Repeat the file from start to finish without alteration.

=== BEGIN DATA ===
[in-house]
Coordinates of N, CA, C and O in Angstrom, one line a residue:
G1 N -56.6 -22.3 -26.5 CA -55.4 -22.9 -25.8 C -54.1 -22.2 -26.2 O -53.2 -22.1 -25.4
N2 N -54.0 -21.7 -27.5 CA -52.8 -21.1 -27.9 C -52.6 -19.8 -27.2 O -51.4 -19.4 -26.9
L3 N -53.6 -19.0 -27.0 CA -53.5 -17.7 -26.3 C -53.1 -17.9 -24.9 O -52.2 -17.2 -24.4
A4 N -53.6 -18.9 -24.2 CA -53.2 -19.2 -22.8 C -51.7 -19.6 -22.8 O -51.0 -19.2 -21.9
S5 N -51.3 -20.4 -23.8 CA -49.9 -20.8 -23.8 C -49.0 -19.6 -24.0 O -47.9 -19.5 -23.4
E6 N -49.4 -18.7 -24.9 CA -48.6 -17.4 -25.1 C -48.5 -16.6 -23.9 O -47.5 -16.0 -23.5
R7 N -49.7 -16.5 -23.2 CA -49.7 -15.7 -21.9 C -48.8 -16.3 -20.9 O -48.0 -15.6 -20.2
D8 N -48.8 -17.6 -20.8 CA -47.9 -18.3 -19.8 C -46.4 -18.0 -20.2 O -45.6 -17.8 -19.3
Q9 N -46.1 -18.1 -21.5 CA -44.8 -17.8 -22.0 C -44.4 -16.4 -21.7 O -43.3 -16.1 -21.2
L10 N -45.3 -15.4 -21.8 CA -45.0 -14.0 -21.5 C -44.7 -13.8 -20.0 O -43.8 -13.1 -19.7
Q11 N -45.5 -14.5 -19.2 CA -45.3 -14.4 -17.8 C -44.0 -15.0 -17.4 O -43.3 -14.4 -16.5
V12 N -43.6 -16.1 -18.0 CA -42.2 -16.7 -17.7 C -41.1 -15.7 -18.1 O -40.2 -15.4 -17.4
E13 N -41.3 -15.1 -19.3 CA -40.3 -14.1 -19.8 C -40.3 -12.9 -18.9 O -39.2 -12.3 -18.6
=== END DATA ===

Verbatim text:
[in-house]
Coordinates of N, CA, C and O in Angstrom, one line a residue:
G1 N -56.6 -22.3 -26.5 CA -55.4 -22.9 -25.8 C -54.1 -22.2 -26.2 O -53.2 -22.1 -25.4
N2 N -54.0 -21.7 -27.5 CA -52.8 -21.1 -27.9 C -52.6 -19.8 -27.2 O -51.4 -19.4 -26.9
L3 N -53.6 -19.0 -27.0 CA -53.5 -17.7 -26.3 C -53.1 -17.9 -24.9 O -52.2 -17.2 -24.4
A4 N -53.6 -18.9 -24.2 CA -53.2 -19.2 -22.8 C -51.7 -19.6 -22.8 O -51.0 -19.2 -21.9
S5 N -51.3 -20.4 -23.8 CA -49.9 -20.8 -23.8 C -49.0 -19.6 -24.0 O -47.9 -19.5 -23.4
E6 N -49.4 -18.7 -24.9 CA -48.6 -17.4 -25.1 C -48.5 -16.6 -23.9 O -47.5 -16.0 -23.5
R7 N -49.7 -16.5 -23.2 CA -49.7 -15.7 -21.9 C -48.8 -16.3 -20.9 O -48.0 -15.6 -20.2
D8 N -48.8 -17.6 -20.8 CA -47.9 -18.3 -19.8 C -46.4 -18.0 -20.2 O -45.6 -17.8 -19.3
Q9 N -46.1 -18.1 -21.5 CA -44.8 -17.8 -22.0 C -44.4 -16.4 -21.7 O -43.3 -16.1 -21.2
L10 N -45.3 -15.4 -21.8 CA -45.0 -14.0 -21.5 C -44.7 -13.8 -20.0 O -43.8 -13.1 -19.7
Q11 N -45.5 -14.5 -19.2 CA -45.3 -14.4 -17.8 C -44.0 -15.0 -17.4 O -43.3 -14.4 -16.5
V12 N -43.6 -16.1 -18.0 CA -42.2 -16.7 -17.7 C -41.1 -15.7 -18.1 O -40.2 -15.4 -17.4
E13 N -41.3 -15.1 -19.3 CA -40.3 -14.1 -19.8 C -40.3 -12.9 -18.9 O -39.2 -12.3 -18.6